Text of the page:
Discovery

Millions of Red Crabs Create River of Red as They Begin Annual Migration Across Christmas Island to the Sea

BY Louise Chambers TIMENovember 10, 2022 PRINT

In one of the world’s most spectacular wildlife migrations, 65 million red crabs have begun their annual 20-kilometer (nearly 13-mile) trek from the tropical forests of Christmas Island to the sea to breed. The inhabitants of the Australian territory, located in the Indian Ocean, have more protective measures in place than ever before.

“The red crab is the island’s keystone species, and the health of its population underpins the health of the entire island ecosystem,” said Christmas Island National Park’s invasive species manager, Derek Ball, in a news release. “Each year the red crabs make their annual pilgrimage from the forest plateau down to the sea to mate and spawn. It’s an event that captures the attention of nature lovers across the world.”

Epoch Times Photo
(Courtesy of Parks Australia)

In perfect synchronicity with nature, the red crabs’ annual migration is triggered by the onset of the wet season. At first rainfall, the crabs set off on their 20-kilometer journey. It happened this year on Oct. 29.

“The next morning there was millions of crabs that just came out of the burrows all across the island,” wildlife photographer Chris Bray told Australia’s ABC News. Christmas Island resident Will Parker said, “The sound is the thing that sticks in my mind the most, millions of tapping little feet all driven by a fierce instinct to get to the ocean for the sake of the next generation.”

Epoch Times Photo
(Courtesy of Parks Australia)

The speed of the crabs’ progress is determined by the phases of the moon. Adult male crabs return to the forest after mating on the shore; females will wait in their burrows for up to two weeks while their eggs develop, then release up to 100,000 eggs into the Indian Ocean before dawn on a receding high-tide during the final quarter of a waning moon.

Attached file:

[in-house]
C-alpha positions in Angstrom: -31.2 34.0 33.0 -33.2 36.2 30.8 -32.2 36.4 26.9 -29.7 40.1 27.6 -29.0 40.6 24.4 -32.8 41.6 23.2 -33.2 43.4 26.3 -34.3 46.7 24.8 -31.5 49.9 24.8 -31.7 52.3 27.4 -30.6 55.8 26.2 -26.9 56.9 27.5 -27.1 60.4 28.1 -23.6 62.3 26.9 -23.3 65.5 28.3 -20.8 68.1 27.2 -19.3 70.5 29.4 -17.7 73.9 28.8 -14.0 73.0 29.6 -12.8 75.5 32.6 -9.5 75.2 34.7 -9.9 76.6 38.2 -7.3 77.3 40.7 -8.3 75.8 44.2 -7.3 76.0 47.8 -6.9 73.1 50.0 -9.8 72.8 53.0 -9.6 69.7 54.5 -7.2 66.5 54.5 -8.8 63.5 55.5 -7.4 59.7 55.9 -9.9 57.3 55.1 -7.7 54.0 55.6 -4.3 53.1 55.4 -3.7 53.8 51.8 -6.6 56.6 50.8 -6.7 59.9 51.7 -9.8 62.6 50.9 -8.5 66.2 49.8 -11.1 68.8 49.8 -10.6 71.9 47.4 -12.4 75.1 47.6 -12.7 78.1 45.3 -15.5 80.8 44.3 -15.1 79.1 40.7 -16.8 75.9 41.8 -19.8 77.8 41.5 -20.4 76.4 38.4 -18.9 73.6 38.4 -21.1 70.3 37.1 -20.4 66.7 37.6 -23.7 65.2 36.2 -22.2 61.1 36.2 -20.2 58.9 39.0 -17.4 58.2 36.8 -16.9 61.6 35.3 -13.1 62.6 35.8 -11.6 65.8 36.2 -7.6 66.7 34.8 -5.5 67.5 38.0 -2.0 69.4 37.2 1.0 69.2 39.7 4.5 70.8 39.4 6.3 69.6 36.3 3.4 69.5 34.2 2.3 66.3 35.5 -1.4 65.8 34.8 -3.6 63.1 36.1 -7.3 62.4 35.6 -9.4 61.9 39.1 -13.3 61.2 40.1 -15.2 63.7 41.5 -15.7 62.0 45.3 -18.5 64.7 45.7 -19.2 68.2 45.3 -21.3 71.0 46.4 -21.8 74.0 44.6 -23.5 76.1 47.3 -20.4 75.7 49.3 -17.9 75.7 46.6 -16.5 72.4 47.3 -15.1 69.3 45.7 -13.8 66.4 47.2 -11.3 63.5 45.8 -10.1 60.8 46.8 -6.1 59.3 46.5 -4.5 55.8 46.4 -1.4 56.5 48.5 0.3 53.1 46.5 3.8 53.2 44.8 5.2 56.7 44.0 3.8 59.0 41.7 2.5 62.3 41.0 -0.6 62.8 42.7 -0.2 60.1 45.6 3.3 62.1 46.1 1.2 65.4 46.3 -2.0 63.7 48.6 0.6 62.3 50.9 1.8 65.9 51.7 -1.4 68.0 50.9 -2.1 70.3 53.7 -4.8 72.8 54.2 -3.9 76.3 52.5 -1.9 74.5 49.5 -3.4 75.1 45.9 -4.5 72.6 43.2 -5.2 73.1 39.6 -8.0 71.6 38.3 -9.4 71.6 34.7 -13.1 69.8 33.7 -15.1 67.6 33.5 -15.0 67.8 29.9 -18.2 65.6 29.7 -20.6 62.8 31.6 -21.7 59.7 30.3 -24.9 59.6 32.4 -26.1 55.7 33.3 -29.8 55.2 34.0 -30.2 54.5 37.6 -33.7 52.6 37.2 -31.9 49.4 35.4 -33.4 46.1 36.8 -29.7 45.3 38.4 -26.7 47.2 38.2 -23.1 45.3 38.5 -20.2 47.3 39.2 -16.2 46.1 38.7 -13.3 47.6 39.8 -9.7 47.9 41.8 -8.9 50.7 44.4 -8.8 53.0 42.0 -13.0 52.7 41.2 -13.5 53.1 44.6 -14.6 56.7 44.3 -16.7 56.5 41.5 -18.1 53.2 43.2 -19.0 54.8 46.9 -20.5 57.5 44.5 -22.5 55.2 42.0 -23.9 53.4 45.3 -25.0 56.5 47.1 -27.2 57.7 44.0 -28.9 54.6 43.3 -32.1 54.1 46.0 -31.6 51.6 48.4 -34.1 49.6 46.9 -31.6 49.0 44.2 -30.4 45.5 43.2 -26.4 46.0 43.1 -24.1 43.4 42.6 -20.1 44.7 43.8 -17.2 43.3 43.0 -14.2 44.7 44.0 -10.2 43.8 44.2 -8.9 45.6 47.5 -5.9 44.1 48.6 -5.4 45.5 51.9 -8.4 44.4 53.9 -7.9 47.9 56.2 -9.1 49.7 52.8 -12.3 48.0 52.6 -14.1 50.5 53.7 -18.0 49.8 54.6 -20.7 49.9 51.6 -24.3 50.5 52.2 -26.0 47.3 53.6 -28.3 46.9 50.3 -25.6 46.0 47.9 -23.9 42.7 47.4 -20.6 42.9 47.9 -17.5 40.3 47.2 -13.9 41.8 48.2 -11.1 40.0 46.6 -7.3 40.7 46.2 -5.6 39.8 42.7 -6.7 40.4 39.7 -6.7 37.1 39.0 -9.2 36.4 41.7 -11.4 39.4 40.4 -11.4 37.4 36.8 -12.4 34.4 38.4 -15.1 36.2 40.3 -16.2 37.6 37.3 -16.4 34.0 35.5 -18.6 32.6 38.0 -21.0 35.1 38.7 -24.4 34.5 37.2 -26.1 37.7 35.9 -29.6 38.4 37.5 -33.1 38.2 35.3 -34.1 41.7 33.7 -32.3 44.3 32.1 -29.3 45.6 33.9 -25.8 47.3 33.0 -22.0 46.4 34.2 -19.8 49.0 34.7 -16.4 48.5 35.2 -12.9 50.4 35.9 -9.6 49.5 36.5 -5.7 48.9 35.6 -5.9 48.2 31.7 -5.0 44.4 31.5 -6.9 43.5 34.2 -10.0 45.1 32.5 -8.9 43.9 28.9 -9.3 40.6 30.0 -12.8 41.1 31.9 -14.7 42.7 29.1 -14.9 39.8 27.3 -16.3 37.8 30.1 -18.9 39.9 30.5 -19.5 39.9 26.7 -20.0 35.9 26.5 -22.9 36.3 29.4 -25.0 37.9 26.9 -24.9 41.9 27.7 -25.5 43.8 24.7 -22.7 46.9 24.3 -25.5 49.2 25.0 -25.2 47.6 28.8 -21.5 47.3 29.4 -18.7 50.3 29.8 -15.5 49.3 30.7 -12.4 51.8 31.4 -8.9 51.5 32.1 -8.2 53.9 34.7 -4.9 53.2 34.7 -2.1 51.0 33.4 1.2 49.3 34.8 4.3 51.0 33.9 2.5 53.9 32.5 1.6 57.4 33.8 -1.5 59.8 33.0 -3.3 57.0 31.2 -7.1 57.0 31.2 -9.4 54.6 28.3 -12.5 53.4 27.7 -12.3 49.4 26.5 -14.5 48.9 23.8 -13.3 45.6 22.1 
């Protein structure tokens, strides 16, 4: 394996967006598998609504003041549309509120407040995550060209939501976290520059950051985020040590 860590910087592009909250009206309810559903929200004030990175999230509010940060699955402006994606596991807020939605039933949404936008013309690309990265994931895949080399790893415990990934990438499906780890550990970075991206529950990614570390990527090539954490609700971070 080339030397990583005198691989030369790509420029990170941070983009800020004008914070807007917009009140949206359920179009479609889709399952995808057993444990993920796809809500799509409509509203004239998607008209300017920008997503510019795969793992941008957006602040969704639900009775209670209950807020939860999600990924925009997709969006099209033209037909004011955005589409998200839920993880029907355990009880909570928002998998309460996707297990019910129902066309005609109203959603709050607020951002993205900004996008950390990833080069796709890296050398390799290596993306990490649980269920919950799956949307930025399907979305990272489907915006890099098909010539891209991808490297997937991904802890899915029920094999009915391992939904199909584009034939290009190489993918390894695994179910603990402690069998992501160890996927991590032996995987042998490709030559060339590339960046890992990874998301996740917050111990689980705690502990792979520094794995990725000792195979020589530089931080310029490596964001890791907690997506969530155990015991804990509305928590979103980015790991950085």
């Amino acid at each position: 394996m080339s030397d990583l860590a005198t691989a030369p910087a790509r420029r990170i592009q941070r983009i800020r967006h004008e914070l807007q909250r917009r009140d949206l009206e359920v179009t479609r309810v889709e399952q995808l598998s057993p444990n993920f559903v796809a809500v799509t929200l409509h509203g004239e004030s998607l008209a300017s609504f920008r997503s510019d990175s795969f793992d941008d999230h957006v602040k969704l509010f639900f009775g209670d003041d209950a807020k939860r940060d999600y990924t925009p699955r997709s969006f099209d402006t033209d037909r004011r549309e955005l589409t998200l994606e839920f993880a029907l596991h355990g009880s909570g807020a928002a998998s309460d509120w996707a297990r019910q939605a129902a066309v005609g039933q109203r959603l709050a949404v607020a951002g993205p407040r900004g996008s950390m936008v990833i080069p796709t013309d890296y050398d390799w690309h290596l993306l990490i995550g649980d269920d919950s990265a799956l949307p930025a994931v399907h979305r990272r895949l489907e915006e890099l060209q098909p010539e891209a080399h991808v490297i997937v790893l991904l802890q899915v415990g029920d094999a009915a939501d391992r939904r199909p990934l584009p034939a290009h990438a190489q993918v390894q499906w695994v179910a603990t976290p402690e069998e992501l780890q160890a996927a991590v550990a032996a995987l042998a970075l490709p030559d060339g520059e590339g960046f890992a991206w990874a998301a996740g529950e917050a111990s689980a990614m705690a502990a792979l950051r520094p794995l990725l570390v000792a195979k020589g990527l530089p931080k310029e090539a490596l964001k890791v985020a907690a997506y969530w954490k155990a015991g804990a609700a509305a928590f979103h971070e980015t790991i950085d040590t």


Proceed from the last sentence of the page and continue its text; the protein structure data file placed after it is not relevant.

The surviving babies return to shore a month later to make their first trek into their tropical forest home. In line with the lunar cycle, the 2022 spawning event is expected to take place on Nov. 18 and 19.

“It’s only been a few days, but it certainly looks like this is going to be a huge migration,” said Ball.

Epoch Times Photo
(Courtesy of Parks Australia)
Epoch Times Photo
(Courtesy of Parks Australia)

Road closures and warning signs alert drivers to the migrating crabs, while temporary barriers and “overpasses” set up along the roadside herd them along a safe route to the sea. It’s a collaborative effort between the National Park staff, federal police, and the local community, some of whom will gently sweep errant crabs back into the swarm.

Christmas Island comprises an 85-square-kilometer (53-square-mile) limestone volcanic peak surrounded by coral reefs, snorkeling, and diving spots; the National Park covers 63 percent of the island. Ball said the red crab population has more than doubled in the past five years, from between 45-50 million to 100 million, thanks to the implementation of programs designed to protect their numbers.

Epoch Times Photo
(Courtesy of Parks Australia)

In 2016, the island pioneered biological control of yellow crazy ants (that is their official name), one of the world’s most invasive species, by starving them of one of their major food sources. These ants attack red crabs when they migrate through the insects’ “supercolonies” by spraying them with acid before eating them.

After a massive eradication of yellow crazy ant supercolonies in 2019, red crab migrations have grown in size, as have the numbers of baby red crabs returning to the tropical forest. In a further effort to protect Christmas Island’s unique flora and fauna, a huge 277,000-square-kilometer (172,000-mile) “marine park” has also been designated in the waters around the island.

(Courtesy of Parks Australia)

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Louise Chambers is a writer, born and raised in London, England. She covers inspiring news and human interest stories.
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